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A Note from the Dramaturg: Chicago

Published November 6, 2019

Dramaturgs, Rebecca Curran and Elaine Smith, sat down with Chicago choreographer Kate Gelabert to discuss Bob Fosse’s iconic dance style, and its significance within the production.

The original production of Chicago was directed, choreographed, and written by Bob Fosse. What elements and influences define his personal style?

As a teen, Fosse was already dancing professionally in Chicago nightclubs, where he was first exposed to Vaudeville and burlesque. Those – plus his compensations for what he considered his flaws in his dance technique – would be the major influences in his dancing and choreography for most of his career. Chicago was the perfect vehicle for him to showcase his style, the burlesque and vaudeville vocabulary of movement, and the popular dances of the 20’s. Most of the principal characters in this show are based on real vaudeville performers. They and other popular entertainers of the period can be seen in old video clips, which are very helpful in staging the numbers in this show. 

How did this distinct style influence your work on this production?

Fosse’s style is unique and in certain numbers, rather iconic. I chose to use much of his original movement ideas, as well as incorporate my own to give the show the Fosse style/look without just recreating all the original. Having never worked with the man, nor danced in a Fosse show, my knowledge is academic; research based on old films, documentaries, master classes, and alumnus who have danced in the Broadway production or national tours to give master classes to my students. It is important for our students to be exposed to this style of dance because his shows are still in demand and being produced professionally.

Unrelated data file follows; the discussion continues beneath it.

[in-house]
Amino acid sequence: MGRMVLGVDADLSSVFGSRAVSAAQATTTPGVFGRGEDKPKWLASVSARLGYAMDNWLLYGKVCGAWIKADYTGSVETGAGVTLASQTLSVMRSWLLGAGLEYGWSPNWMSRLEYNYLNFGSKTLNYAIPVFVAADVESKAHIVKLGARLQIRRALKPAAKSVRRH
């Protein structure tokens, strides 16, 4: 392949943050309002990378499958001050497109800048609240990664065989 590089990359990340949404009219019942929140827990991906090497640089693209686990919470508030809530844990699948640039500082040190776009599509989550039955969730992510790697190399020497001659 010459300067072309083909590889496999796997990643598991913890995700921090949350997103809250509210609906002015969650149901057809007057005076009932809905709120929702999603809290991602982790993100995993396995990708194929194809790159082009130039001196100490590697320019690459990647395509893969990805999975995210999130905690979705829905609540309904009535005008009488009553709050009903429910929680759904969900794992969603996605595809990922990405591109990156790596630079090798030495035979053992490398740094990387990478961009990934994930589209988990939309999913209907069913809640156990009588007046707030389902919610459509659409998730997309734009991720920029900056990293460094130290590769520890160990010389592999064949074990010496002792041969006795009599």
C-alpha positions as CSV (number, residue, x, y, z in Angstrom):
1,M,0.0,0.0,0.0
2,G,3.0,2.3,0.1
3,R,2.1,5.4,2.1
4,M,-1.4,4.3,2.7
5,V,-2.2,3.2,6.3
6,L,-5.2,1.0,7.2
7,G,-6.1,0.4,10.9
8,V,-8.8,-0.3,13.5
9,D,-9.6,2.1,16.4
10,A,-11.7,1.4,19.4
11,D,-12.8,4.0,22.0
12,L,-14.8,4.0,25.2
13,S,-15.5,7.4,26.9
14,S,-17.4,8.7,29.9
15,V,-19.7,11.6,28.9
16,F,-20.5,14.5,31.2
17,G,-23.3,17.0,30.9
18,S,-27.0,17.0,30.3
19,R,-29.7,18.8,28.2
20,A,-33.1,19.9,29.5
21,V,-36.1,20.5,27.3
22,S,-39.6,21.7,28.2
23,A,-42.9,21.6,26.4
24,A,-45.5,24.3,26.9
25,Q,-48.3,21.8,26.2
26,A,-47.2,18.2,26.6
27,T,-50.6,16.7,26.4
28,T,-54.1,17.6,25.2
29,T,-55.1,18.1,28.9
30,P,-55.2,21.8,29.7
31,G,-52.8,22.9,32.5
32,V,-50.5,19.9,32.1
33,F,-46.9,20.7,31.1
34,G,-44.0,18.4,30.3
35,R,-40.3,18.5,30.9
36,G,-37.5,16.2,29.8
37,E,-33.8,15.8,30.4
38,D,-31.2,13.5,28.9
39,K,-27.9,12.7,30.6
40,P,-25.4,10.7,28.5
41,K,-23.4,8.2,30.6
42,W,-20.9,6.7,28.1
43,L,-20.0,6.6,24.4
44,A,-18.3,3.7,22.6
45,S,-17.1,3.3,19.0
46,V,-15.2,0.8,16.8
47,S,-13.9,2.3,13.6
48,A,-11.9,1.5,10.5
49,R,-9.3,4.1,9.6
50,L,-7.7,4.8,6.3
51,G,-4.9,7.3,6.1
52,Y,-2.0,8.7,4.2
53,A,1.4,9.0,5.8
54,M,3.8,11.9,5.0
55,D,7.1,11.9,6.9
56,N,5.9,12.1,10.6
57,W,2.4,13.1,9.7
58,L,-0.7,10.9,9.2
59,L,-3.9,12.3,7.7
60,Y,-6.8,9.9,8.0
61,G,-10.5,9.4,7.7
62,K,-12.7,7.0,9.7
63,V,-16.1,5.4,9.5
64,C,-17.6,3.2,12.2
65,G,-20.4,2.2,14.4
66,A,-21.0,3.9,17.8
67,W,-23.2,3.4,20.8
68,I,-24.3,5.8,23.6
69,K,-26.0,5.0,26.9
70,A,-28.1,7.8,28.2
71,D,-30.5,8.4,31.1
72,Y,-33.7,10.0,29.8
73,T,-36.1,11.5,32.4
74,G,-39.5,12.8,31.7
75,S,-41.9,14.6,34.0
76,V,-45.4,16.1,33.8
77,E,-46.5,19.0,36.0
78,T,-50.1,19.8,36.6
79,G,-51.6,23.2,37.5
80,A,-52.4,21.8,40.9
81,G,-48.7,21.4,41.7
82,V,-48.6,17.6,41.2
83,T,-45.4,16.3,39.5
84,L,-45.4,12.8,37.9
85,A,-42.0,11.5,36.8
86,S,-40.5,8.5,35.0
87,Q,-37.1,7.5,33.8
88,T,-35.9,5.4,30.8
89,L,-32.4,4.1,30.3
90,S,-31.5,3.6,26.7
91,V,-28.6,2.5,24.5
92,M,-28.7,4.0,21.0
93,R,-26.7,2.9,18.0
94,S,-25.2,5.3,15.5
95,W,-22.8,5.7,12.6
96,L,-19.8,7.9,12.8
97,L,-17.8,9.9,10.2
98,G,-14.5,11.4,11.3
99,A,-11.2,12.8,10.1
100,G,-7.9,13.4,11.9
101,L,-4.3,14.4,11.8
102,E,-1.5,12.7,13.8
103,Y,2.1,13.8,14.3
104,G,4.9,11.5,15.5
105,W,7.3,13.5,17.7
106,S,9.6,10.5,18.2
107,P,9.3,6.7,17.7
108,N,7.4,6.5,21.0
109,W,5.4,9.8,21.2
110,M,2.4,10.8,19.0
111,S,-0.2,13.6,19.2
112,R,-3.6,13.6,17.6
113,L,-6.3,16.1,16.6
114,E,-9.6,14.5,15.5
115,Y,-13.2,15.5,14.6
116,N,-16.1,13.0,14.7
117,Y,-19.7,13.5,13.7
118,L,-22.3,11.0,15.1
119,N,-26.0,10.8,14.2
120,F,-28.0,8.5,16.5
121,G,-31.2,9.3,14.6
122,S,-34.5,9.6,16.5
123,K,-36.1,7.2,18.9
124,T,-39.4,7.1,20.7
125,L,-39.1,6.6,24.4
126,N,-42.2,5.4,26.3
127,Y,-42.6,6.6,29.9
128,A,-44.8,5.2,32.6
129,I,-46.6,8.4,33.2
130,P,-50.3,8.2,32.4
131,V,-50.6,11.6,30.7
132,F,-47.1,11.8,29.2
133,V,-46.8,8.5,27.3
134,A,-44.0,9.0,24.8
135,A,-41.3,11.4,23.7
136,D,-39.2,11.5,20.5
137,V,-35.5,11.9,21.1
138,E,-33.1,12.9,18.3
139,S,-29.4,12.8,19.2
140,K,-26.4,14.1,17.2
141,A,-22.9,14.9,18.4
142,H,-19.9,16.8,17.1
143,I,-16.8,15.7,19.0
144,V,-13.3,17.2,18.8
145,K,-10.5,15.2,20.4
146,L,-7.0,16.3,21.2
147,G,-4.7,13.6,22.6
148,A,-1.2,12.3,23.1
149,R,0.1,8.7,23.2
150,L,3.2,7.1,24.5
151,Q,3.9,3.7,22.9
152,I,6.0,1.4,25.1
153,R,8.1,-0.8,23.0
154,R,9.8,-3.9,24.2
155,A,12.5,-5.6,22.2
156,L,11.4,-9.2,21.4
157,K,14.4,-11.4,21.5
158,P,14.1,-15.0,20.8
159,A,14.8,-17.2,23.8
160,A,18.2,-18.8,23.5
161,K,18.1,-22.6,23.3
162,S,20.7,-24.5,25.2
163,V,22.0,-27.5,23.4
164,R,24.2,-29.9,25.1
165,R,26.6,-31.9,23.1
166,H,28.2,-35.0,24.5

Broadway at FSU: Actress, dancer, and choreographer Ann Reinking, who choreographed the Broadway revival of Chicago, visited FSU as a Hoffman Eminent Scholar in 1994. Can you tell us about that experience?

Reinking was a ballet dancer before becoming a Broadway phenomenon, and her knowledge of dance and dance techniques enabled her to not only star as a Fosse dancer, but to also work in the shows of other great American choreographers such as Michael Bennet (A Chorus Line) and Pat Birch (Over Here!). I had the wonderful opportunity to work with her when she came to FSU for six weeks to teach my workshop class which culminated in a review featuring the Music Theatre students. She was a fabulous teacher and the Fosse style was so clear on her body . . . it was like it inhabited her very being.